One of the great ironies of Dubai is that it was built with money repatriated to the Gulf after 9/11, following the Patriot Act and the ensuing hassles to obtain a visa. America is indirectly responsible for both Dubai’s rise and fall. And we’ll need it to rise again.

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October 17, 2009  |  permalink

The Evolution of Cities, at TEDxAtlanta

This past September, I was invited by Unboundary’s Tod Martin to speak about “the evolution of cities” at the first TEDxAtlanta. For those of you unfamiliar with TED, it’s the preeminent conference for progressive techies, designers, business types, and so on. It may be the only conference where the scheduled programs is the whole point of going (as opposed to schmoozing in the hallways). No one leaves their seats.

But it’s hard to build a brand around an annual event, and so TED has branched out with its TEDx satellites—smaller, locally hosted events in TED’s image. I was fortunate enough to crack the opening lineup of the inaugural Atlanta event, which will run three times a year. Photos are available, but no video, unfortunately. I’ve cut-and-pasted a few of my prepared remarks below.

Greg Lindsay at Tedx Atlanta

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Greg Lindsay is a journalist, urbanist, futurist, and speaker. He is the director of applied research at NewCities and director of strategy at its mobility offshoot CoMotion.  He is also a partner at FutureMap, a geo-strategic advisory firm based in Singapore, a non-resident senior fellow of The Atlantic Council’s Foresight, Strategy, and Risks Initiative, and co-author of Aerotropolis: The Way We’ll Live Next.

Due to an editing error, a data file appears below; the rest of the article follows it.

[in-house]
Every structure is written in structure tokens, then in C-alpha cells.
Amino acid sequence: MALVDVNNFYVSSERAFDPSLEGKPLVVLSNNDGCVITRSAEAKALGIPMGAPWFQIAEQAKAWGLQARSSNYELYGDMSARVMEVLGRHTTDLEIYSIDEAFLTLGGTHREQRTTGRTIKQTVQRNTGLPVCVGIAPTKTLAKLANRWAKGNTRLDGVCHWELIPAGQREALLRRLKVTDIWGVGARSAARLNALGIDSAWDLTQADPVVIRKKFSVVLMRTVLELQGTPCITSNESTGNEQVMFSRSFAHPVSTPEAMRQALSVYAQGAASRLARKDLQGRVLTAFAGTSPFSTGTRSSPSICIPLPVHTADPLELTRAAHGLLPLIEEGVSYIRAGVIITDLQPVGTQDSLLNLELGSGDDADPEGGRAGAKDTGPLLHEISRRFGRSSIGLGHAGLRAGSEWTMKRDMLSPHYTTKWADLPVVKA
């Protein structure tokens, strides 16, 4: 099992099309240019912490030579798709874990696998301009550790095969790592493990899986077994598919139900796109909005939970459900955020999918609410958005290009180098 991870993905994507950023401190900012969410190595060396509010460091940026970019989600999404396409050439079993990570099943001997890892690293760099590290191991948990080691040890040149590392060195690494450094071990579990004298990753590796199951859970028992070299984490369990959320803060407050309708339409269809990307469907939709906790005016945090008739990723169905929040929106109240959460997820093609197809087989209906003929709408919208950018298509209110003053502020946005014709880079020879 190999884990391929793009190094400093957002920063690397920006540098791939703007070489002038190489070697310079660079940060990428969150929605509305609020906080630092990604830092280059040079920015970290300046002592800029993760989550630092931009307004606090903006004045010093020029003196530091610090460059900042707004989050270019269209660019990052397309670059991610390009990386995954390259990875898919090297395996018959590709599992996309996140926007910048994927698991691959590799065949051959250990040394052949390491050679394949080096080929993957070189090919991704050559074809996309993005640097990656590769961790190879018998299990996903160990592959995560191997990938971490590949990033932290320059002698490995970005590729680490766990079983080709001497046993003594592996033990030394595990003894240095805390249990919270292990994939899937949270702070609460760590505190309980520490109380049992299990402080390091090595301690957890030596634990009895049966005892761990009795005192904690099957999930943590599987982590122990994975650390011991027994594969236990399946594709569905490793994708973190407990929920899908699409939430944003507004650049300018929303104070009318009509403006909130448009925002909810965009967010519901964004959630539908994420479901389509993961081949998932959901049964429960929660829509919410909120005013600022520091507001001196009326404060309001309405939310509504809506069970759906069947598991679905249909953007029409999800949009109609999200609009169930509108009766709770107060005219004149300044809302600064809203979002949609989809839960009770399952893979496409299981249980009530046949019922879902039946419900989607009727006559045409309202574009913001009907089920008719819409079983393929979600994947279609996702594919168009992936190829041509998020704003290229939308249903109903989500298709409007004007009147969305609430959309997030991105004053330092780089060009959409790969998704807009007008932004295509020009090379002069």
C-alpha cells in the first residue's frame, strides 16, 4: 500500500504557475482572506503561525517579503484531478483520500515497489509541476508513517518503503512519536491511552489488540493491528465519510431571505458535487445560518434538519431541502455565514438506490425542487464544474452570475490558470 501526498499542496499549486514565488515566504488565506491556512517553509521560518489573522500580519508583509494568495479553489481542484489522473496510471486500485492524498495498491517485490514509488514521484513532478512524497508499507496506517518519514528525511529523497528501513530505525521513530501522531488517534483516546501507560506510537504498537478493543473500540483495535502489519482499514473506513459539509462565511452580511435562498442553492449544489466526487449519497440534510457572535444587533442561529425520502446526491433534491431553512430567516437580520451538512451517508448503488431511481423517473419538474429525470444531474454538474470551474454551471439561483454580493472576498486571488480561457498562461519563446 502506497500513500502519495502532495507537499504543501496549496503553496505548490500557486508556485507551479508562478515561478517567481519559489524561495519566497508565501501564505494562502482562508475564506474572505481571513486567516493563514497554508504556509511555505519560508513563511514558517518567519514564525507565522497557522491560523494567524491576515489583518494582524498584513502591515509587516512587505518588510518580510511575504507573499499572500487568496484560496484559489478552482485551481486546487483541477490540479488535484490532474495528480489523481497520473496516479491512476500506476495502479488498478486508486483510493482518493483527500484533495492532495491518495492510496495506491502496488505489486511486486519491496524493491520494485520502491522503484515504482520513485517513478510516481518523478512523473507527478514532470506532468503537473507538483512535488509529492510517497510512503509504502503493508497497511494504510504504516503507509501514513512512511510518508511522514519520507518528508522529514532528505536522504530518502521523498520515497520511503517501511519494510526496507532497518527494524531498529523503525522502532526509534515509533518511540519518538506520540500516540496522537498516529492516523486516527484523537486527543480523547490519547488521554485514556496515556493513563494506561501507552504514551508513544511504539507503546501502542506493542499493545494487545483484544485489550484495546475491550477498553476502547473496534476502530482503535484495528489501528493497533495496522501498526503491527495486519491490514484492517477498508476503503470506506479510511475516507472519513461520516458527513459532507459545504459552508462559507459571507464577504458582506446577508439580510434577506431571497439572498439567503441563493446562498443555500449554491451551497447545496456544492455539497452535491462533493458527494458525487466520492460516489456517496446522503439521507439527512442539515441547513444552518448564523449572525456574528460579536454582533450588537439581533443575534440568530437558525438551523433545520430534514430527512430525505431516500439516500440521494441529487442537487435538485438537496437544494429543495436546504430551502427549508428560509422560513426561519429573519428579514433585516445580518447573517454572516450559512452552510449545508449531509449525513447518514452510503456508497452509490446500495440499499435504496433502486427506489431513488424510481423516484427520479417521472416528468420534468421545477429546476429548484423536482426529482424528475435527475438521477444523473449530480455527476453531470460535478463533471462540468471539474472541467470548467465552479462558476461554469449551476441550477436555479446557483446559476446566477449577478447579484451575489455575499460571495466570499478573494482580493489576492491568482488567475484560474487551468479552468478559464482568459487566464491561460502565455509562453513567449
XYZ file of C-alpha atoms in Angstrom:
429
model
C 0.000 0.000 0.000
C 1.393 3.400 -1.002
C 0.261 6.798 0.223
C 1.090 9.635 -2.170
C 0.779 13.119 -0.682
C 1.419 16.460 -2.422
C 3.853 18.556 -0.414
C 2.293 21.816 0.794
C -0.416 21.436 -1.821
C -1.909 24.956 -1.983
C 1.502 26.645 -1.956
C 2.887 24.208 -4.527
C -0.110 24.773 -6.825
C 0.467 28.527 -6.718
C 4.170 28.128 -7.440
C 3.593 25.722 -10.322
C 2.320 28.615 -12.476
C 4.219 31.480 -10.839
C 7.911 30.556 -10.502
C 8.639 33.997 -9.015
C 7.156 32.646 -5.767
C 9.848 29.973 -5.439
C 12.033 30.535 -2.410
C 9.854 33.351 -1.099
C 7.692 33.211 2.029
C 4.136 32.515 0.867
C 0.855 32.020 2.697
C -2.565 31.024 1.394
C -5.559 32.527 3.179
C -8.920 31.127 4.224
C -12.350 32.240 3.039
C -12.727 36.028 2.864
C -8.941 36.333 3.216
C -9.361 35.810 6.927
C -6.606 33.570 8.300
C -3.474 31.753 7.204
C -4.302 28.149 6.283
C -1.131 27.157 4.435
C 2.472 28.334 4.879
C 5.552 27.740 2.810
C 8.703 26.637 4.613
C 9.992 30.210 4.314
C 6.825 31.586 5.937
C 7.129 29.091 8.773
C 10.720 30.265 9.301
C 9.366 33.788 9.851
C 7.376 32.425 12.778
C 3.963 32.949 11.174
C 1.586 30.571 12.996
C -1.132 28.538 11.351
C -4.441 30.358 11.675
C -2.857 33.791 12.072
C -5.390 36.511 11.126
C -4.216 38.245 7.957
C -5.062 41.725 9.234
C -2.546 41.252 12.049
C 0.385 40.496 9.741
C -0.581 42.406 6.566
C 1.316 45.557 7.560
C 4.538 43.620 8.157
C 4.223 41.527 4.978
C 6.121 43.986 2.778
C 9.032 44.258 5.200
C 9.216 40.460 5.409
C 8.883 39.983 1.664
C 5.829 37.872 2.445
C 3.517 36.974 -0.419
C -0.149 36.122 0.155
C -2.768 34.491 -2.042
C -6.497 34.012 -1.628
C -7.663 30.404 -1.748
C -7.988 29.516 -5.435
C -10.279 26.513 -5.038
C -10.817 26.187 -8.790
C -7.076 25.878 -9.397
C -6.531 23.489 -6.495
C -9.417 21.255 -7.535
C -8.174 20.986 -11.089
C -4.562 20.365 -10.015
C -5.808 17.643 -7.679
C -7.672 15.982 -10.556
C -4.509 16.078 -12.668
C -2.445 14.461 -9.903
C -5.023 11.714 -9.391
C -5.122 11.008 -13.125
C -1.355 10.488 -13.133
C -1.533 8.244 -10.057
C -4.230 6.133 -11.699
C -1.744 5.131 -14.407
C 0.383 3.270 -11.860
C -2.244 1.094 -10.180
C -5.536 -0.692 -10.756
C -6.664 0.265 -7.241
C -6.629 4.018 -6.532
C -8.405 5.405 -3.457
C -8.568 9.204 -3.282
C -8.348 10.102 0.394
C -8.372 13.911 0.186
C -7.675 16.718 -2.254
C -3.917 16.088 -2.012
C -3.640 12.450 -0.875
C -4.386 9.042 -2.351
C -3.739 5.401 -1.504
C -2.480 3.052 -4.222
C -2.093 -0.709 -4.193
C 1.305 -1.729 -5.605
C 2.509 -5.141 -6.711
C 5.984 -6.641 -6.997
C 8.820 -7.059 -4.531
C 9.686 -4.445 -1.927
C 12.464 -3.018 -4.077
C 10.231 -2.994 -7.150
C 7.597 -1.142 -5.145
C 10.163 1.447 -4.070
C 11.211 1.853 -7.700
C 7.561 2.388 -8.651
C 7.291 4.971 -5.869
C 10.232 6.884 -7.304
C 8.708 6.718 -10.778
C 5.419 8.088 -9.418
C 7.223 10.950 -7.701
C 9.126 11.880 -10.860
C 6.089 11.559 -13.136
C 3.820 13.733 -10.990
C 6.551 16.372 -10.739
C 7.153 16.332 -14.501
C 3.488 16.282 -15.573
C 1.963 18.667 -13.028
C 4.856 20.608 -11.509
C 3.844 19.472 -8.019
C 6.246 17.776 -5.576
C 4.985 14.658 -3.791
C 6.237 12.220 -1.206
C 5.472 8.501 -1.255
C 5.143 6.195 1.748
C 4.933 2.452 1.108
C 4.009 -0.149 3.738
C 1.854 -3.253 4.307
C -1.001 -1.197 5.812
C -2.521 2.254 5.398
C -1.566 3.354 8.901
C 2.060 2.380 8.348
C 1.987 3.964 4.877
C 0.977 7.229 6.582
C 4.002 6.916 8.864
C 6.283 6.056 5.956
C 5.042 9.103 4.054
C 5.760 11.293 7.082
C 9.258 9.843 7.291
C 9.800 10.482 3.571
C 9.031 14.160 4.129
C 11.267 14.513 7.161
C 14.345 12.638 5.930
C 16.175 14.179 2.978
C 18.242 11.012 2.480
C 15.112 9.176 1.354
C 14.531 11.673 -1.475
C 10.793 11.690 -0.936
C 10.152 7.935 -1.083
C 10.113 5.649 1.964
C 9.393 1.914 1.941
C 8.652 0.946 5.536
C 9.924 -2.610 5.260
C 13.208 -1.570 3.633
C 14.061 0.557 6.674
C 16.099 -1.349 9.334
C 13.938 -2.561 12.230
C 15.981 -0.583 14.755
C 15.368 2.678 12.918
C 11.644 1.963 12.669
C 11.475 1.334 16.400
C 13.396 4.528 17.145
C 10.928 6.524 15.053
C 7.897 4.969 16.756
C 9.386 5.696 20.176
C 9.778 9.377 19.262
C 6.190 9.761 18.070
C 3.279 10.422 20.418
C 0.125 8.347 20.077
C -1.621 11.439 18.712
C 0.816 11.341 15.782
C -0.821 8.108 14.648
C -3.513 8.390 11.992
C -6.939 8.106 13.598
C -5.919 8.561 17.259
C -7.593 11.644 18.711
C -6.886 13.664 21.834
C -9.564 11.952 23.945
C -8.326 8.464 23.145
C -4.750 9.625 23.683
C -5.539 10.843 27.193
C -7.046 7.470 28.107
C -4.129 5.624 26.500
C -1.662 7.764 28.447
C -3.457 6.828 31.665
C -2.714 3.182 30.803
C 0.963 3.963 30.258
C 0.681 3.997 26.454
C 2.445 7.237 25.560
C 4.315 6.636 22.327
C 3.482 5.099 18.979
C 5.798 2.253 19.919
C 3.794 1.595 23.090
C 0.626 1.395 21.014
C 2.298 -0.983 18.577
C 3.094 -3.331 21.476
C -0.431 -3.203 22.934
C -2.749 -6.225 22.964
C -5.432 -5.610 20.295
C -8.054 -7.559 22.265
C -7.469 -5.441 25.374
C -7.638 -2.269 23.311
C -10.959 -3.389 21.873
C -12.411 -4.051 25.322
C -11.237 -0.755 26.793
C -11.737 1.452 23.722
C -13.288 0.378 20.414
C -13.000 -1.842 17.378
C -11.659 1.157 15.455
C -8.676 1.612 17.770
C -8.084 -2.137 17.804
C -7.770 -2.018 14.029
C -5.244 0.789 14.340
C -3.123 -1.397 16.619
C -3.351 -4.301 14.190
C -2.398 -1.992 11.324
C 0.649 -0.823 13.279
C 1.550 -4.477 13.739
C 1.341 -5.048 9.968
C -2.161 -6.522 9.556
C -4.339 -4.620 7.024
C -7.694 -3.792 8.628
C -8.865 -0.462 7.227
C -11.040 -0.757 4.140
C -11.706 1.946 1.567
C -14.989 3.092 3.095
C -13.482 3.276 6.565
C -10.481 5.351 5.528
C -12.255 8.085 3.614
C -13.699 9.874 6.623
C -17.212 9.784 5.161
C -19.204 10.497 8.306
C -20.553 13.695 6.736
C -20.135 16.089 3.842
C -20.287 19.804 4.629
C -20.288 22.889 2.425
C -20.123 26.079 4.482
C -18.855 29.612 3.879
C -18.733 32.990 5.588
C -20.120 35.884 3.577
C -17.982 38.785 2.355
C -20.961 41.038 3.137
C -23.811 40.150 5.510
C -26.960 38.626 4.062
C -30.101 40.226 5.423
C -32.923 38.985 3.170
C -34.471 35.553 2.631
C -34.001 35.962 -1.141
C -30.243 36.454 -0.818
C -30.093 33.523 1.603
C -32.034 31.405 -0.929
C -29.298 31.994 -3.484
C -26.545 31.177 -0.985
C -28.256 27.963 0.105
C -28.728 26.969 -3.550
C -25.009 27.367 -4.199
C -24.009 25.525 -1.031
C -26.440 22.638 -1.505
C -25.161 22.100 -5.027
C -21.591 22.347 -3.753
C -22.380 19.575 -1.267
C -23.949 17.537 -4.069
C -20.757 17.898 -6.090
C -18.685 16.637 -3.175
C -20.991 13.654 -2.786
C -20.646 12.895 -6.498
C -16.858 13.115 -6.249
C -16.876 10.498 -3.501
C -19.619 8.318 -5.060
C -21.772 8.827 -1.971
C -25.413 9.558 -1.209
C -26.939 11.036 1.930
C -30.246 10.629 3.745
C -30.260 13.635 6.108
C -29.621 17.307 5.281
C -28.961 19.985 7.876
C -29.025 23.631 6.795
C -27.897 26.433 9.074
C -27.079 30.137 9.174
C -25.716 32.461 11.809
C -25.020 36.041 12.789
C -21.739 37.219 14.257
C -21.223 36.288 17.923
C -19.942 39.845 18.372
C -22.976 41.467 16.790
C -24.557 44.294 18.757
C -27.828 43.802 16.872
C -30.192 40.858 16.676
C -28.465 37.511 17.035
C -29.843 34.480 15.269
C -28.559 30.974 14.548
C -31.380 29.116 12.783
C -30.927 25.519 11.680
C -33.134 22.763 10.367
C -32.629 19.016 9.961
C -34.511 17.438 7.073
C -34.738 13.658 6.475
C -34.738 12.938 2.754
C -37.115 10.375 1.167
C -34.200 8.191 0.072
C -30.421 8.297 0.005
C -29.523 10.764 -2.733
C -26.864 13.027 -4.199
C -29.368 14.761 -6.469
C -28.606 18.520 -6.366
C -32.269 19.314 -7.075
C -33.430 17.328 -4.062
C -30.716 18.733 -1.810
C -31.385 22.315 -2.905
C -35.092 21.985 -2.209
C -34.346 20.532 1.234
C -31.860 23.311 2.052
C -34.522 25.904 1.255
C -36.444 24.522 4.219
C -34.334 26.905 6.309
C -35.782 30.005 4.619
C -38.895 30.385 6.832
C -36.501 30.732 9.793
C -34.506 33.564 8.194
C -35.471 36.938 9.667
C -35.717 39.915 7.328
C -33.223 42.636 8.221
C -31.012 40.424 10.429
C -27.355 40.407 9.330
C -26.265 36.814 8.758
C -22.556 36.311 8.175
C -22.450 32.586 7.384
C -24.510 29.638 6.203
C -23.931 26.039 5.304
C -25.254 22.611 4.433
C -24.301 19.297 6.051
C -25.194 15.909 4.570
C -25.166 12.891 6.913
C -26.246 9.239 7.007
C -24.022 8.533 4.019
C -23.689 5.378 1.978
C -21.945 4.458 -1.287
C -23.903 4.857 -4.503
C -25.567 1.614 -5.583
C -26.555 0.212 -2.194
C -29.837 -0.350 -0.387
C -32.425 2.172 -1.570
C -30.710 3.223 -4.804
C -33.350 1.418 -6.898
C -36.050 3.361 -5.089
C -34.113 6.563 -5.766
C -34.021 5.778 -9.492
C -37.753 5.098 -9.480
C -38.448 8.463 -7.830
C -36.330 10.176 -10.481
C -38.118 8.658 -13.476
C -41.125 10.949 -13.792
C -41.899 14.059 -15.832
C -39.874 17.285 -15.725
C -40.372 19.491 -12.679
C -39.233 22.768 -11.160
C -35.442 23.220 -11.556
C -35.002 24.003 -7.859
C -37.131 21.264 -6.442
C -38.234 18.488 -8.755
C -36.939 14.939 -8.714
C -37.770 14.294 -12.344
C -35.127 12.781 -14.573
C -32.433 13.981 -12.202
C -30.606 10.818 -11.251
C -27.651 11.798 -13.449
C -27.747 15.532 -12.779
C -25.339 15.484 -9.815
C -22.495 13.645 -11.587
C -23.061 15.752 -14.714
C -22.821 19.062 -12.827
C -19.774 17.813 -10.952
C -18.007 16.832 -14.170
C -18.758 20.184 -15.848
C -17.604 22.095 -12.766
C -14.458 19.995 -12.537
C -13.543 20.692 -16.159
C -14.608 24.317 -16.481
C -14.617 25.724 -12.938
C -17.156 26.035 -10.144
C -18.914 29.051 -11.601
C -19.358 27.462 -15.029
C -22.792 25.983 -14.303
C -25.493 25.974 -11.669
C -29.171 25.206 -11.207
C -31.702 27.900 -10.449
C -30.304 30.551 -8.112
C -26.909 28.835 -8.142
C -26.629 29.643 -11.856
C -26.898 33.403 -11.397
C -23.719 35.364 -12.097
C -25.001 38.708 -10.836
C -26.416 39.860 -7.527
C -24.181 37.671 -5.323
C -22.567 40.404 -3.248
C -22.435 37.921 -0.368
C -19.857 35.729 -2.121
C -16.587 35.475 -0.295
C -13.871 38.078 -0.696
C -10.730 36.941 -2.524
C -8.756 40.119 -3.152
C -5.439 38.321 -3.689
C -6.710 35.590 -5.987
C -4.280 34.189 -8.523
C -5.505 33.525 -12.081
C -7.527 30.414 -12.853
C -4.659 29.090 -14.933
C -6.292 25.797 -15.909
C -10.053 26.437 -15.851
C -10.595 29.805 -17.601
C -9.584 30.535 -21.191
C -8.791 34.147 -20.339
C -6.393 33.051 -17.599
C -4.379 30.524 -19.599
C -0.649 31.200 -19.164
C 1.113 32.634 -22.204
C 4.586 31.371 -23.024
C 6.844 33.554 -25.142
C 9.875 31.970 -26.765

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Articles by Greg Lindsay

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The State of Play: Connected Mobility in San Francisco, Boston, and Detroit

Harvard Business Review  |  September 24, 2018

Why Companies Are Creating Their Own Coworking Spaces

CityLab  |  July 2018

The State of Play: Connected Mobility + U.S. Cities

Medium  |  May 1, 2017

The Engine Room

Fast Company  |  January 19, 2017

The Collaboration Software That’s Rejuvenating The Young Global Leaders Of Davos

The Guardian  |  January 13, 2017

What If Uber Kills Public Transport Instead of Cars

Backchannel  |  January 4, 2017

The Office of the Future Is…an Office

New Cities Foundation  |  October 2016

Now Arriving: A Connected Mobility Roadmap for Public Transport

Inc.  |  October 2016

Why Every Business Should Start in a Co-Working Space

Popular Mechanics  |  May 11, 2016

Can the World’s Worst Traffic Problem Be Solved?

The New Republic  |  January/February 2016

Hacking The City

Fast Company  |  September 22, 2015

We Spent Two Weeks Wearing Employee Trackers: Here’s What We Learned

Fast Company  |  September 21, 2015

HR Meets Data: How Your Boss Will Monitor You To Create The Quantified Workplace

Inc.  |  March 2015

Which Contacts Should You Keep in Touch With? Let This Software Tell You

Inc.  |  March 2015

5 Global Cities of the Future

Global Solution Networks  |  December 2014

Cities on the Move

Medium  |  November 2014

Engineering Serendipity

New York University  |  October 2014

Sin City vs. SimCity

Harvard Business Review  |  October 2014

Workspaces That Move People

Inc.  |  April 2014

The Network Effect